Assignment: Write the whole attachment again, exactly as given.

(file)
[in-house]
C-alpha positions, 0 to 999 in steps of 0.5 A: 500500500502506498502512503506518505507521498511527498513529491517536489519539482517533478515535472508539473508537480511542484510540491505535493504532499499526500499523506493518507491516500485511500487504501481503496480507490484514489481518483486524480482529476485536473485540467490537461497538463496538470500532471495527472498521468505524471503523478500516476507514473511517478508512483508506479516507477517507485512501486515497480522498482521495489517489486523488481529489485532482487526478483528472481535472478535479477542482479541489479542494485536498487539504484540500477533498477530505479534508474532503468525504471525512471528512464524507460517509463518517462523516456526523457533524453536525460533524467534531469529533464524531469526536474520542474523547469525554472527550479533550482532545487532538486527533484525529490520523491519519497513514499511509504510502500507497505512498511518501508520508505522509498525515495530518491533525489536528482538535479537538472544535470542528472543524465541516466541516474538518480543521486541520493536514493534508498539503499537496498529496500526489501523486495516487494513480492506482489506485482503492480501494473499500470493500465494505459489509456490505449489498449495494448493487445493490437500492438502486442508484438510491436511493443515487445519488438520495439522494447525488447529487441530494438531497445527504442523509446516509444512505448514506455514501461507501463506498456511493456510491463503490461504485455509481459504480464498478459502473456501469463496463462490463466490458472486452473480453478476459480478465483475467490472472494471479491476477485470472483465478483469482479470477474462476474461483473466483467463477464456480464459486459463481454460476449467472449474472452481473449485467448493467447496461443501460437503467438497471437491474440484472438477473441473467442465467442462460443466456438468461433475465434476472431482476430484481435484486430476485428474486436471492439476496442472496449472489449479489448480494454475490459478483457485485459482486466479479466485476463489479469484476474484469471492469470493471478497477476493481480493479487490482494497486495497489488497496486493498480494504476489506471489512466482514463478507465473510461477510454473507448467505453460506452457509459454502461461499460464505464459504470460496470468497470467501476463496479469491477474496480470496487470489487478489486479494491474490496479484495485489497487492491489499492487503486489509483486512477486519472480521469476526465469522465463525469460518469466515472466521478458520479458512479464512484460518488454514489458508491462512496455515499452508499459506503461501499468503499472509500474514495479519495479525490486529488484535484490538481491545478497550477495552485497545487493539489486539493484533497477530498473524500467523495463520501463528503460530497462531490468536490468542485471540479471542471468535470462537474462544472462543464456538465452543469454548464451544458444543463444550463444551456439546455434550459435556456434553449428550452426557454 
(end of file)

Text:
[in-house]
C-alpha positions, 0 to 999 in steps of 0.5 A: 500500500502506498502512503506518505507521498511527498513529491517536489519539482517533478515535472508539473508537480511542484510540491505535493504532499499526500499523506493518507491516500485511500487504501481503496480507490484514489481518483486524480482529476485536473485540467490537461497538463496538470500532471495527472498521468505524471503523478500516476507514473511517478508512483508506479516507477517507485512501486515497480522498482521495489517489486523488481529489485532482487526478483528472481535472478535479477542482479541489479542494485536498487539504484540500477533498477530505479534508474532503468525504471525512471528512464524507460517509463518517462523516456526523457533524453536525460533524467534531469529533464524531469526536474520542474523547469525554472527550479533550482532545487532538486527533484525529490520523491519519497513514499511509504510502500507497505512498511518501508520508505522509498525515495530518491533525489536528482538535479537538472544535470542528472543524465541516466541516474538518480543521486541520493536514493534508498539503499537496498529496500526489501523486495516487494513480492506482489506485482503492480501494473499500470493500465494505459489509456490505449489498449495494448493487445493490437500492438502486442508484438510491436511493443515487445519488438520495439522494447525488447529487441530494438531497445527504442523509446516509444512505448514506455514501461507501463506498456511493456510491463503490461504485455509481459504480464498478459502473456501469463496463462490463466490458472486452473480453478476459480478465483475467490472472494471479491476477485470472483465478483469482479470477474462476474461483473466483467463477464456480464459486459463481454460476449467472449474472452481473449485467448493467447496461443501460437503467438497471437491474440484472438477473441473467442465467442462460443466456438468461433475465434476472431482476430484481435484486430476485428474486436471492439476496442472496449472489449479489448480494454475490459478483457485485459482486466479479466485476463489479469484476474484469471492469470493471478497477476493481480493479487490482494497486495497489488497496486493498480494504476489506471489512466482514463478507465473510461477510454473507448467505453460506452457509459454502461461499460464505464459504470460496470468497470467501476463496479469491477474496480470496487470489487478489486479494491474490496479484495485489497487492491489499492487503486489509483486512477486519472480521469476526465469522465463525469460518469466515472466521478458520479458512479464512484460518488454514489458508491462512496455515499452508499459506503461501499468503499472509500474514495479519495479525490486529488484535484490538481491545478497550477495552485497545487493539489486539493484533497477530498473524500467523495463520501463528503460530497462531490468536490468542485471540479471542471468535470462537474462544472462543464456538465452543469454548464451544458444543463444550463444551456439546455434550459435556456434553449428550452426557454 